"Don't go off at half cock, Doc," Dick said. He spat tobacco juice on the log. It slid off, thinning in the water. "You know they're stolen as well as I do. It don't make any difference to me."
"All right. If you think the logs are stolen, take your stuff and get out."
"Take your stuff and get out."
"If you call me Doc once again, I'll knock your eye teeth down your throat."
"Oh, no, you won't, Doc."
Dick Boulton looked at the doctor. Dick was a big man. He knew how big a man he was. He liked to get into fights. He was happy. Eddy and Billy Tabeshaw leaned on their canthooks and looked at the doctor. The doctor chewed the beard on his lower lip and looked at Dick Boulton. Then he turned away and walked up the hill to the cottage. They could see from his back how angry he was. They all watched him walk up the hill and go inside the cottage.
Dick said something in Ojibway. Eddy laughed but Billy Tabeshaw looked very serious. He did not understand English but he had sweat all the time the row was going on. He was fat with only a few hairs of mustache like a Chinaman. He picked up the two cant-hooks. Dick picked up the axes and Eddy took the saw down from the tree. They started off and walked up past the cottage and out the back gate into the woods. Dick left the gate open. Billy Tabeshaw went back and fastened it. They were gone through the woods.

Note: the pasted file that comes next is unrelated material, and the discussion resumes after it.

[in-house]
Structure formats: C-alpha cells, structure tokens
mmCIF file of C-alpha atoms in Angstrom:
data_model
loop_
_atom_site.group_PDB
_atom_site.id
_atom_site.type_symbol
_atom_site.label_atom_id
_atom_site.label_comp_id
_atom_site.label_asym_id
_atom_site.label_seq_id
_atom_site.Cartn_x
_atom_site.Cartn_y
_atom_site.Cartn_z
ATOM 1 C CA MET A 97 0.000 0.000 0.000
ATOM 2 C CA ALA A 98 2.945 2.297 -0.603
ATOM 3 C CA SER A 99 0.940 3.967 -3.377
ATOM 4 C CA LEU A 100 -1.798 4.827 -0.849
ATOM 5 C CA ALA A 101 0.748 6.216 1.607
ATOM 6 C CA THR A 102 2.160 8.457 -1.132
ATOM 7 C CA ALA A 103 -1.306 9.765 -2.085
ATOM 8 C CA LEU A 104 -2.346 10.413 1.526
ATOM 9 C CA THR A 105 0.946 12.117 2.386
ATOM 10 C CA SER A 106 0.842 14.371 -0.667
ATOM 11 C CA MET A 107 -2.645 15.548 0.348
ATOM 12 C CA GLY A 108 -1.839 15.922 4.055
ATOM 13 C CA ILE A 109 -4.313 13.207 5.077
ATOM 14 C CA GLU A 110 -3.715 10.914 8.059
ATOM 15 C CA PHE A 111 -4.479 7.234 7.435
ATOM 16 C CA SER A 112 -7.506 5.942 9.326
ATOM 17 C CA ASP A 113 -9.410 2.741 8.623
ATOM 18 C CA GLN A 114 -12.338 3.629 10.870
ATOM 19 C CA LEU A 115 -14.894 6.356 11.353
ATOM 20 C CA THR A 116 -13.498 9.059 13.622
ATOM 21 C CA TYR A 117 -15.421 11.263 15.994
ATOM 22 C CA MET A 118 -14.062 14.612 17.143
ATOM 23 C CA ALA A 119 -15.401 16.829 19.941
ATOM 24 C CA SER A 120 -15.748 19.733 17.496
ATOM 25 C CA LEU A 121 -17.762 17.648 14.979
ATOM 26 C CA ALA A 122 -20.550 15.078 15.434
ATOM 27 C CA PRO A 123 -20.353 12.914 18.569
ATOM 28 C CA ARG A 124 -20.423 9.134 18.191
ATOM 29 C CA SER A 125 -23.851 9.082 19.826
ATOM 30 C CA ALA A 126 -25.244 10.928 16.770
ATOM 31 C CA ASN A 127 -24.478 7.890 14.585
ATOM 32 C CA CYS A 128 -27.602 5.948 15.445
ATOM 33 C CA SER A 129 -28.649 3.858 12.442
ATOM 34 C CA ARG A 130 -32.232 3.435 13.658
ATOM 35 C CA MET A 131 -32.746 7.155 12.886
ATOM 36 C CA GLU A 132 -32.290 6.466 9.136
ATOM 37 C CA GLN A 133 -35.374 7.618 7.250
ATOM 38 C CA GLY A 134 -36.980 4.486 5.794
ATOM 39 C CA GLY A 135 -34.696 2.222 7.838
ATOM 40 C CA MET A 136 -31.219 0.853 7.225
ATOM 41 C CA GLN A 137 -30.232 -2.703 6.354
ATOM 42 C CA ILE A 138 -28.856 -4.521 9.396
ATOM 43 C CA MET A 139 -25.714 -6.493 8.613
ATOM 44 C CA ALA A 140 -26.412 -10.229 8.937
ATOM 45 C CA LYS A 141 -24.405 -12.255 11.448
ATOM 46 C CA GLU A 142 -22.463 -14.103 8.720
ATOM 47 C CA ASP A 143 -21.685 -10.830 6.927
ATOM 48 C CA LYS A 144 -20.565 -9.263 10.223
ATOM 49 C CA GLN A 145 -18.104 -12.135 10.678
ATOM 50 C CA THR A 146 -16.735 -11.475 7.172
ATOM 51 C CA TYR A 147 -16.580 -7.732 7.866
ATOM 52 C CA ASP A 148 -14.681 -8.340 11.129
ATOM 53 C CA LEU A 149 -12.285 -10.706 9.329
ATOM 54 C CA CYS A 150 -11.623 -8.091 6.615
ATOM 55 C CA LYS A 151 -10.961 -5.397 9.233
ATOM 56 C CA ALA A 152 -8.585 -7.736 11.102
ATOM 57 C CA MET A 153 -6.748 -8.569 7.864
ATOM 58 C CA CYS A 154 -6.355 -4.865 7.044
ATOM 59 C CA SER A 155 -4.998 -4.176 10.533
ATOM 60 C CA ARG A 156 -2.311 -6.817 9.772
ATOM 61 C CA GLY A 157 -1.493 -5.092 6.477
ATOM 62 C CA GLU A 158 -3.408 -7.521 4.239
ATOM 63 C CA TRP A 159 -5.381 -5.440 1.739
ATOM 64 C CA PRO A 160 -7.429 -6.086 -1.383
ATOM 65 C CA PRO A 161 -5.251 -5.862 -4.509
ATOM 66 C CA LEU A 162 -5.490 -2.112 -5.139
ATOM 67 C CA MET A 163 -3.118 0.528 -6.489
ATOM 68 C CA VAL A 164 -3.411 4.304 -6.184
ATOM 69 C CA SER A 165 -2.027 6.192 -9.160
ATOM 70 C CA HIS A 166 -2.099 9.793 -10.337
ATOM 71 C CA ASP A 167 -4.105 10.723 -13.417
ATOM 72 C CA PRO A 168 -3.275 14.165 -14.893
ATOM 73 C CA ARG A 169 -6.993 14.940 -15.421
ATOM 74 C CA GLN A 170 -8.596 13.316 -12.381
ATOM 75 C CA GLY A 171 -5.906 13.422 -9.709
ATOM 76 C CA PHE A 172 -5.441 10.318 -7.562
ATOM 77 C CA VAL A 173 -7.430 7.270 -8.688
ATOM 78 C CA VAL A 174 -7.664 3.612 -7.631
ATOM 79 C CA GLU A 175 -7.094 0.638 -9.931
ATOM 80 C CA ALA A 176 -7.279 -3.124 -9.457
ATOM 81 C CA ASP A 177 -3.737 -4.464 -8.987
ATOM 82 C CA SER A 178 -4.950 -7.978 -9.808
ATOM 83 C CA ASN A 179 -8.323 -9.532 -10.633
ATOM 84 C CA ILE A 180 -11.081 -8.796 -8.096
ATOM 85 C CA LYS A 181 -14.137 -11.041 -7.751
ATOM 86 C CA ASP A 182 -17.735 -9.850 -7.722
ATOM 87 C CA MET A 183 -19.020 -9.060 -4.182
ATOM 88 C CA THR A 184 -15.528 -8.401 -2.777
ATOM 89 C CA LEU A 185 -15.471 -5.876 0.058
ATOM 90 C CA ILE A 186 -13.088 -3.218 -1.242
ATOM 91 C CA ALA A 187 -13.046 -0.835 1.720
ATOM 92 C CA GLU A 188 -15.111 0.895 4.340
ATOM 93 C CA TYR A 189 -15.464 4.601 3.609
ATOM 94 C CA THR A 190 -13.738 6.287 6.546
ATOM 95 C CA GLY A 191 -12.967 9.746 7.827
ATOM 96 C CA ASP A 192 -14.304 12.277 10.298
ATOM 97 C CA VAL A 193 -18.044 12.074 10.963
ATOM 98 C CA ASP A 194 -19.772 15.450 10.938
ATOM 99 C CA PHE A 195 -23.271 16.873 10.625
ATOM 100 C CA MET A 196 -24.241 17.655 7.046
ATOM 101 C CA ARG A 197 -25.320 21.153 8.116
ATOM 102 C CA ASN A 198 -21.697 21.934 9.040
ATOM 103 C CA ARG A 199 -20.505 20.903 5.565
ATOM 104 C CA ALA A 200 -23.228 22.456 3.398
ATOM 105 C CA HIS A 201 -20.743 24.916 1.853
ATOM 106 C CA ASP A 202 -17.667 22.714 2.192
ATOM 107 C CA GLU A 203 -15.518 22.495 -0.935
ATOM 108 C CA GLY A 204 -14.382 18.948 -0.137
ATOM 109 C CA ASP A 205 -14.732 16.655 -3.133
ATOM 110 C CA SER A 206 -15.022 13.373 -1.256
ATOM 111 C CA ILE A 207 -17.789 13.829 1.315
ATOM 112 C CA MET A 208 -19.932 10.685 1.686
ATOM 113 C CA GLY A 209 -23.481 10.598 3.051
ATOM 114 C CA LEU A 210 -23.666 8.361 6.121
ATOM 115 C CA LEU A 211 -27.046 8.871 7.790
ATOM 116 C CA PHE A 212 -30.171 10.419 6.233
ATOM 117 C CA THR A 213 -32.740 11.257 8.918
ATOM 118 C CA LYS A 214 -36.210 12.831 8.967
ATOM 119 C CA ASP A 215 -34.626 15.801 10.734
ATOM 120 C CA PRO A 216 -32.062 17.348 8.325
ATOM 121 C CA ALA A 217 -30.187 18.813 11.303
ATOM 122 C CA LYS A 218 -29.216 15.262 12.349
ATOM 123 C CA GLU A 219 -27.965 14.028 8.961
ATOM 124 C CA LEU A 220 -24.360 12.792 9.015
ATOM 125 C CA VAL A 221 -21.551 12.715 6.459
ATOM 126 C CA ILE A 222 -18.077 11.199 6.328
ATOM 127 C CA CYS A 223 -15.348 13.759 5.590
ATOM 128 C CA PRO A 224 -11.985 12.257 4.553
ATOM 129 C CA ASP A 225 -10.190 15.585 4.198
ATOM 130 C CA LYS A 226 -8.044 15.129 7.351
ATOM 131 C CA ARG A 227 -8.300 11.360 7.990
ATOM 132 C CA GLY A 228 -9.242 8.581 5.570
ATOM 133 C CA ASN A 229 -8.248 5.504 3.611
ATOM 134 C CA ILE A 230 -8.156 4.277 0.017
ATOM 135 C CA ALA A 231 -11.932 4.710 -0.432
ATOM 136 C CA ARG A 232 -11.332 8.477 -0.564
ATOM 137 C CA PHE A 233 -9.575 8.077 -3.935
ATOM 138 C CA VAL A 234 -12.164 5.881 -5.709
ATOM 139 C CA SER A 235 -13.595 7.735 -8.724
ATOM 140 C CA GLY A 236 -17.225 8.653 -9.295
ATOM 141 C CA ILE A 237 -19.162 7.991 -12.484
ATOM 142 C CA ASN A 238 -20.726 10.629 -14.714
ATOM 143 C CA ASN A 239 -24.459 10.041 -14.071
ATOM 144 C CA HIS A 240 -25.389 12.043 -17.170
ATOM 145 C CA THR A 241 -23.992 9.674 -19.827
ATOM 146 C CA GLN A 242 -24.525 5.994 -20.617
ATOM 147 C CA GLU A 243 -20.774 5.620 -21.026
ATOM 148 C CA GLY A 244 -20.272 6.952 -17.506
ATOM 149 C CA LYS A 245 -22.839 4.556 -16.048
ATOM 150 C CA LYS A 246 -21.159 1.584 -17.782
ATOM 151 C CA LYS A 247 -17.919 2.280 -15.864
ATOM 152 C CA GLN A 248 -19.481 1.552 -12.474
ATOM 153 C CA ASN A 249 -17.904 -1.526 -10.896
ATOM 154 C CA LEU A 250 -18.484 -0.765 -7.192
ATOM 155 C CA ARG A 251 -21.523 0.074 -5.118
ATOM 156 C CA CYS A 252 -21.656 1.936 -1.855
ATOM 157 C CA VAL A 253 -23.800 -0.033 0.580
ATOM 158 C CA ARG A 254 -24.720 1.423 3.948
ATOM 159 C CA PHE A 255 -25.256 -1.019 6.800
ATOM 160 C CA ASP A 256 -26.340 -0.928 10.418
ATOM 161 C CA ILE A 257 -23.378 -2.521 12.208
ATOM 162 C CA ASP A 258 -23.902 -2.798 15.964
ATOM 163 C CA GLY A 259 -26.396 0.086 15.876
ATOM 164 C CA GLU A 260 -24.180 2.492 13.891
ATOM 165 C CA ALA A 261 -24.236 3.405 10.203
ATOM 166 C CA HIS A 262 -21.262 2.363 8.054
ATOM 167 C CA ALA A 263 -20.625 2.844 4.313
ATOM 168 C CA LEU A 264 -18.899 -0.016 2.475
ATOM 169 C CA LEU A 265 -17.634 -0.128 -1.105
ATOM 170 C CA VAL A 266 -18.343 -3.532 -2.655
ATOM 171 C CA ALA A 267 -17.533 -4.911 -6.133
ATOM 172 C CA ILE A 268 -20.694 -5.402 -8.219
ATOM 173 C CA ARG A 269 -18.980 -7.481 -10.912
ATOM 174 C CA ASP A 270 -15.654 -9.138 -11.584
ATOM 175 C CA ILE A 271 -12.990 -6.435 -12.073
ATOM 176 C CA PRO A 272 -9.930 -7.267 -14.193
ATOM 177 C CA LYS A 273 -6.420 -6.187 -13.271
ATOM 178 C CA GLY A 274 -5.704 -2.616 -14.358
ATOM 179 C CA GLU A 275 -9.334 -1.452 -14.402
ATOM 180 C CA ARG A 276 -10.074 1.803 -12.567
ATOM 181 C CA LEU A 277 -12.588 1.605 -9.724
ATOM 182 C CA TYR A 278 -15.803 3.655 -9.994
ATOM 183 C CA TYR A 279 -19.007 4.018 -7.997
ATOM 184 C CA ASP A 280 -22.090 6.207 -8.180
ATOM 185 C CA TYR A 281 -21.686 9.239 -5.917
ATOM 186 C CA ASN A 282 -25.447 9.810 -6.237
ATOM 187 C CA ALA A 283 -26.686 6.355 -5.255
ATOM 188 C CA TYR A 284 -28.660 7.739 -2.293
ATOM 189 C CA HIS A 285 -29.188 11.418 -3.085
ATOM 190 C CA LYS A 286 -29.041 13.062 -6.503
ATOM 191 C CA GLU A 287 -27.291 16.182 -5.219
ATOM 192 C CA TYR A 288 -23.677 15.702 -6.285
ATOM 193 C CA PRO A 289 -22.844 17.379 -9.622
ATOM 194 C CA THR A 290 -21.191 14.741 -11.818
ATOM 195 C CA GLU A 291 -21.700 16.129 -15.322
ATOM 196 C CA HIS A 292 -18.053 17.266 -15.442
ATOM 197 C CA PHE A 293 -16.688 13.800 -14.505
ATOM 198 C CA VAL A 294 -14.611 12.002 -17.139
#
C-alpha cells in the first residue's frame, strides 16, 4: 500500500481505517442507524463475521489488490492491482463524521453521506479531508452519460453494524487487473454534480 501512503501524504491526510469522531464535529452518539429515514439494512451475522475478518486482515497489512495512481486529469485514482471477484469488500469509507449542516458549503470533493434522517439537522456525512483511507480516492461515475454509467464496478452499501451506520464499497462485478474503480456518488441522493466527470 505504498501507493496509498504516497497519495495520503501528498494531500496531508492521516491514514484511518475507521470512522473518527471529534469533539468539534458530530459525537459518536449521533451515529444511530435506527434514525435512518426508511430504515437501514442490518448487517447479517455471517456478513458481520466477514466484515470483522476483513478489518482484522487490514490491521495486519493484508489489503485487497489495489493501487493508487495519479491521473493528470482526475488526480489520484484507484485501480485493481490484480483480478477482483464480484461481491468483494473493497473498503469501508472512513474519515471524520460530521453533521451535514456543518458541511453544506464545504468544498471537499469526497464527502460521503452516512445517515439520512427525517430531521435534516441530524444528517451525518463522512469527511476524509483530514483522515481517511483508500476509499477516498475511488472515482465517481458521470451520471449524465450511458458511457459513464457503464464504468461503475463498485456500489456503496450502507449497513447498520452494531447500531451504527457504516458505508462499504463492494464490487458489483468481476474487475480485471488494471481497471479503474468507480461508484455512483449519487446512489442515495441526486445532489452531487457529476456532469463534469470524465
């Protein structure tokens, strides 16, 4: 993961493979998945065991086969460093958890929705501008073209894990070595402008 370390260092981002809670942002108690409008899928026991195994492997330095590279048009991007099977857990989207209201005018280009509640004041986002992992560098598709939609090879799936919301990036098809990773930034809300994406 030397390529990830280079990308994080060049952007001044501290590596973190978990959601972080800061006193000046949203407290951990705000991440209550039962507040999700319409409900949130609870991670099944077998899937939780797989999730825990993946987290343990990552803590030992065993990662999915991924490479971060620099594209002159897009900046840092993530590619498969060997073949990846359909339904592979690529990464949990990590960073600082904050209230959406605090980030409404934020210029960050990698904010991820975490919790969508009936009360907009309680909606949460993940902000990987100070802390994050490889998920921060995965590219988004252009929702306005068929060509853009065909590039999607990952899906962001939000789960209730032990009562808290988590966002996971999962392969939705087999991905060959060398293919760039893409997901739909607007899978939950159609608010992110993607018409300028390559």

In the cottage the doctor, sitting on the bed in his room, saw a pile of medical journals on the floor by the bureau. They were still in their wrappers unopened. It irritated him.
"Aren't you going back to work, dear?" asked the doctor's wife from the room where she was lying with the blinds drawn.
"Was anything the matter?"
"I had a row with Dick Boulton."
"Oh," said his wife. "I hope you didn't lose your temper, Henry."
"No," said the doctor.
"Remember, that he who ruleth his spirit is greater than he that taketh a city," said his wife. She was a Christian Scientist. Her Bible, her copy of Science and Health and her Quarterly were on a table beside her bed in the darkened room.